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Sunday, June 21, 2009

Results of Iran Election Scrutiny

1. In two conservative provinces, Mazandaran and Yazd, a turnout of more than 100 percent was recorded.

2. At a provincial level, there is no correlation between the increased turnout and the swing to Ahmadinejad. This challenges the notion that his announced victory was due to the massive participation of a previously silent conservative majority.

3. In a third of all provinces, the official results would require that Ahmadinejad had received not only all former conservative voters, all former centrist voters and all new voters but also up to 44 percent of former reformist voters -- despite a decade of conflict between these two groups.

4. In the 2005 election, as in the elections of 2001 and 1997, conservative candidates -- and Ahmadinejad in particular -- were markedly unpopular in rural areas. That makes it "highly implausible" that the countryside swung substantially toward Ahmadinejad.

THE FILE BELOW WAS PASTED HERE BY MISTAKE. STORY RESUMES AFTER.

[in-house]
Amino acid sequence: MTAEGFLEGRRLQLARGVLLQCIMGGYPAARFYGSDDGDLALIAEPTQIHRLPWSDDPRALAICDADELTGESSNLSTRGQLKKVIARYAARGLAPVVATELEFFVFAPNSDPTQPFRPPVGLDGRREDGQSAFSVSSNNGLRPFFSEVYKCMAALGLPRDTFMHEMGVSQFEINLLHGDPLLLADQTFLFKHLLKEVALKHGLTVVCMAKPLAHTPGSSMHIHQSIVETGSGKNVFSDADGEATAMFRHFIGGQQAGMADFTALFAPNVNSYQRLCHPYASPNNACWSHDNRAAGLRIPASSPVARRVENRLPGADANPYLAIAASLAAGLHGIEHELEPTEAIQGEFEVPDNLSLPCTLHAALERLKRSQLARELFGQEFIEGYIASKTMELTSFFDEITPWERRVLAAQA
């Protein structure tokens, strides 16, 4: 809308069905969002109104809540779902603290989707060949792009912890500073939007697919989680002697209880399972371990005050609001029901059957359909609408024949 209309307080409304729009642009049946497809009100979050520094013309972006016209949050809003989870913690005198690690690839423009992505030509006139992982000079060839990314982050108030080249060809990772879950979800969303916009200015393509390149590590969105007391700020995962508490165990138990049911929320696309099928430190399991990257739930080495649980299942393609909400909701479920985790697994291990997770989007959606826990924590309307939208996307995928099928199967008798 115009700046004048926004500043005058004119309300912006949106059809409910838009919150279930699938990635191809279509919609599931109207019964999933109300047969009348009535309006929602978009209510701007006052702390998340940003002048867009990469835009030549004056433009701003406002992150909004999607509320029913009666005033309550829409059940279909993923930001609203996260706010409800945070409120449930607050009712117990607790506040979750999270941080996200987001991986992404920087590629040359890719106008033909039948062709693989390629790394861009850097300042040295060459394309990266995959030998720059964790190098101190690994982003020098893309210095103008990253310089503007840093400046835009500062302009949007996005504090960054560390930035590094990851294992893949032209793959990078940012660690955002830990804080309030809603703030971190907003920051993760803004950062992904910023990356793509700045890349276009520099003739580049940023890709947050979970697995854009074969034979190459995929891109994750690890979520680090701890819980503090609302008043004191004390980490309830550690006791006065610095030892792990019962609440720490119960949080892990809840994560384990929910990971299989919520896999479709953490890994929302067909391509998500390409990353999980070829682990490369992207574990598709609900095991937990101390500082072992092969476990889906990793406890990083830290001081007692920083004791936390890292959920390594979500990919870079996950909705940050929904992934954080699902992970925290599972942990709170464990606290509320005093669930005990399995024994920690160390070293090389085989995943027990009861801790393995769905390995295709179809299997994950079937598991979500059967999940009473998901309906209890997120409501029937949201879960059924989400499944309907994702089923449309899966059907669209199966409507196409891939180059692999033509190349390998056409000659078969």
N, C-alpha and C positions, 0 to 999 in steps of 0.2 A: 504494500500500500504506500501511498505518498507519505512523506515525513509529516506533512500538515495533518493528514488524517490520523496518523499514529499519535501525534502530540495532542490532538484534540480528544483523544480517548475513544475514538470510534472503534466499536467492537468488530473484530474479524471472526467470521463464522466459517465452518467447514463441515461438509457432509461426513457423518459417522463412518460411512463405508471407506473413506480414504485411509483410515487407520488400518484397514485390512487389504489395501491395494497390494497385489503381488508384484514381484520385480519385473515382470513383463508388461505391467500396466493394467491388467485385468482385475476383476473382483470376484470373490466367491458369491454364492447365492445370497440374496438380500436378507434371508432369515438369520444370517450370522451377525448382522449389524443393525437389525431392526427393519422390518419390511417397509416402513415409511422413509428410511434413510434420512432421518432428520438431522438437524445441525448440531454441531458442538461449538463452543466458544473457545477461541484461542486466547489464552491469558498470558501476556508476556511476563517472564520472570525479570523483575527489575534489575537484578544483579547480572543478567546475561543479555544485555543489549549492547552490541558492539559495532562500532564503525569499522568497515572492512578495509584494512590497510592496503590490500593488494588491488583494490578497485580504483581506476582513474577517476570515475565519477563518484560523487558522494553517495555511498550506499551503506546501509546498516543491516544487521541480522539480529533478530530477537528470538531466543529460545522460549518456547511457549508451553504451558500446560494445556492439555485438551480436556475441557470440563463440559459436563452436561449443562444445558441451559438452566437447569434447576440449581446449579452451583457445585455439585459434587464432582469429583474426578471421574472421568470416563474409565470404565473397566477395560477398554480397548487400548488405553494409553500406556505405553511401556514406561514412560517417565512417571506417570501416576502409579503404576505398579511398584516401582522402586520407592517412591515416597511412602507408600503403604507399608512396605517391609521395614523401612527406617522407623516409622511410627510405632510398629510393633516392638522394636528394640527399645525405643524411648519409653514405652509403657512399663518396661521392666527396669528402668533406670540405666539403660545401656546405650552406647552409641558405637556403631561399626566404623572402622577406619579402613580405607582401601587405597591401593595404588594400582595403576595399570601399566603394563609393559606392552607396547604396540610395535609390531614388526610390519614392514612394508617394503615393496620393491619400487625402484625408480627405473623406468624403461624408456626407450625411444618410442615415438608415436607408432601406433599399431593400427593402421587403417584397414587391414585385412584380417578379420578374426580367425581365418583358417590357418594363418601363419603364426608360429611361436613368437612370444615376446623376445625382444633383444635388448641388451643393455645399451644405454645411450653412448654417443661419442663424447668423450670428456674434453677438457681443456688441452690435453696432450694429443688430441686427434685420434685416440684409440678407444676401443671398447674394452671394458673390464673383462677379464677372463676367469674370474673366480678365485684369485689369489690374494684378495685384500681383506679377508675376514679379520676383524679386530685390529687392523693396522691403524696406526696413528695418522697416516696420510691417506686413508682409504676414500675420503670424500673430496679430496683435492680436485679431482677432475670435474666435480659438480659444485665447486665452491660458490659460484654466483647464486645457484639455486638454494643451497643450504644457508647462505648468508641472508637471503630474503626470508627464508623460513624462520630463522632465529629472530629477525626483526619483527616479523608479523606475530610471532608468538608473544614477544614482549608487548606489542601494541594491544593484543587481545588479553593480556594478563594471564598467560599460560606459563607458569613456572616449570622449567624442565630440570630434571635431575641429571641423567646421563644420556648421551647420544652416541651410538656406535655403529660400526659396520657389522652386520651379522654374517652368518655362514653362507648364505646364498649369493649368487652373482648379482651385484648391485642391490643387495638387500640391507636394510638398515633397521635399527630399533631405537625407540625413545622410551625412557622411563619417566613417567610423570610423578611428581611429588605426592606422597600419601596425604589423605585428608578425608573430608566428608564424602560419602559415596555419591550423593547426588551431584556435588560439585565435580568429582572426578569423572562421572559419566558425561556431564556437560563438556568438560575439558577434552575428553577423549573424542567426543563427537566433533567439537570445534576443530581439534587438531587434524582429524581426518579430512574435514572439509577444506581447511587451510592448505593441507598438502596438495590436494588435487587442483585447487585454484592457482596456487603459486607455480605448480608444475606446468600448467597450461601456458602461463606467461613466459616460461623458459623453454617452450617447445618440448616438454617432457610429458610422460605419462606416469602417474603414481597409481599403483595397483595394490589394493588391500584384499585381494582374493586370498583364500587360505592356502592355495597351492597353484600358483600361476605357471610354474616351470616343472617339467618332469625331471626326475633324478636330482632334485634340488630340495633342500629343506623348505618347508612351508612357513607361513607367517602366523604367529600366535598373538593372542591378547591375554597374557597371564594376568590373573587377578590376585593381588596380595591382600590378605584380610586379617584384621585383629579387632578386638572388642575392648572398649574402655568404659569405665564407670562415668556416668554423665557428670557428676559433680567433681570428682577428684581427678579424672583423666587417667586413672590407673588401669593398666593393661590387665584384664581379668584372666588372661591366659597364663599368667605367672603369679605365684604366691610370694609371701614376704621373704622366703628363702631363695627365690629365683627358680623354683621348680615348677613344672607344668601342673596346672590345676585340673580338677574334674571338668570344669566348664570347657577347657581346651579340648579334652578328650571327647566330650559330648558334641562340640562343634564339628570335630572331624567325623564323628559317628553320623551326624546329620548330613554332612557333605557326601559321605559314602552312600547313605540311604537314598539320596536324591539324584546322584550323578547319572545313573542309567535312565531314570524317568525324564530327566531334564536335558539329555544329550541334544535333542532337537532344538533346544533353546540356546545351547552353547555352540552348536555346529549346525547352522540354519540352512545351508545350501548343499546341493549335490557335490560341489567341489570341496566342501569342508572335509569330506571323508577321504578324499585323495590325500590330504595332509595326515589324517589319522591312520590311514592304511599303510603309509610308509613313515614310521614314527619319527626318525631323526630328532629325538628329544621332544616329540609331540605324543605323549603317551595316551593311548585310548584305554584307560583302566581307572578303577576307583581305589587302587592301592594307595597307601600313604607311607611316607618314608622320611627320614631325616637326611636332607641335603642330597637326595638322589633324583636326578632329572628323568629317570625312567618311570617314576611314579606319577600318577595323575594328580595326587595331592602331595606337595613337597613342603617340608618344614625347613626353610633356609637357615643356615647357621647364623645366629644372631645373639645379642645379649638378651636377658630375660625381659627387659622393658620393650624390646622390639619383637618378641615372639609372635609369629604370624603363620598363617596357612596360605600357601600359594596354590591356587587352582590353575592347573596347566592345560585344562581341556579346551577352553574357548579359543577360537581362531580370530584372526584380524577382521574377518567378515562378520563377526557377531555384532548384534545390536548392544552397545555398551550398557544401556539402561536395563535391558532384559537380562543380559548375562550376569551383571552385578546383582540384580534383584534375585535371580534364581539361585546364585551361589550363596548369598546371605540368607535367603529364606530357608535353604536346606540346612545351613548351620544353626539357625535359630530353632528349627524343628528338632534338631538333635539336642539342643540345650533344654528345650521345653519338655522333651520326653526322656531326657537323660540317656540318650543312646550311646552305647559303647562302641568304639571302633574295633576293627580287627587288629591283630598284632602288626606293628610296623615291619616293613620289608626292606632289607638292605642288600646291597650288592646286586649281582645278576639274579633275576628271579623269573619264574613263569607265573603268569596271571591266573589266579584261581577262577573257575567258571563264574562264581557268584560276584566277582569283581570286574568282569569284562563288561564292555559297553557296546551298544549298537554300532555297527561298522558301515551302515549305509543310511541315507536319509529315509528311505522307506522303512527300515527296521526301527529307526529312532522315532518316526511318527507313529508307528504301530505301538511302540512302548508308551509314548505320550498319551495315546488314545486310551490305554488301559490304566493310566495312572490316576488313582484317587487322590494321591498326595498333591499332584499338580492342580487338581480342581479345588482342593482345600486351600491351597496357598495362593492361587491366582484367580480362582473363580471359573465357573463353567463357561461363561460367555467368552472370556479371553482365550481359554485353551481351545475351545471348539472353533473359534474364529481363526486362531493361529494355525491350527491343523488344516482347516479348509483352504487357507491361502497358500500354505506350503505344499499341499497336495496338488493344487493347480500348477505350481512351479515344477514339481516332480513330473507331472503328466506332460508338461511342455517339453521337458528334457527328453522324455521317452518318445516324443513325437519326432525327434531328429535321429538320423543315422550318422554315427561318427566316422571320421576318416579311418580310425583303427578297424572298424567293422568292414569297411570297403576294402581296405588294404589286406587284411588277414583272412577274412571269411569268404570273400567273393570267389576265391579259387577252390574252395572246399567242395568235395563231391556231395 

"The analysis shows that the scale of the swing to Ahmadinejad would have had to have been extraordinary to achieve the stated result," said professor Ali Ansari, a co-author of the survey who is director of the Institute for Iranian Studies at St. Andrews.

Data from the June 12 election suggests a sudden shift in political support toward Ahmadinejad in rural areas, which had not previously supported him or any other conservative, the survey said.

link: Survey raises questions about Iran vote results -


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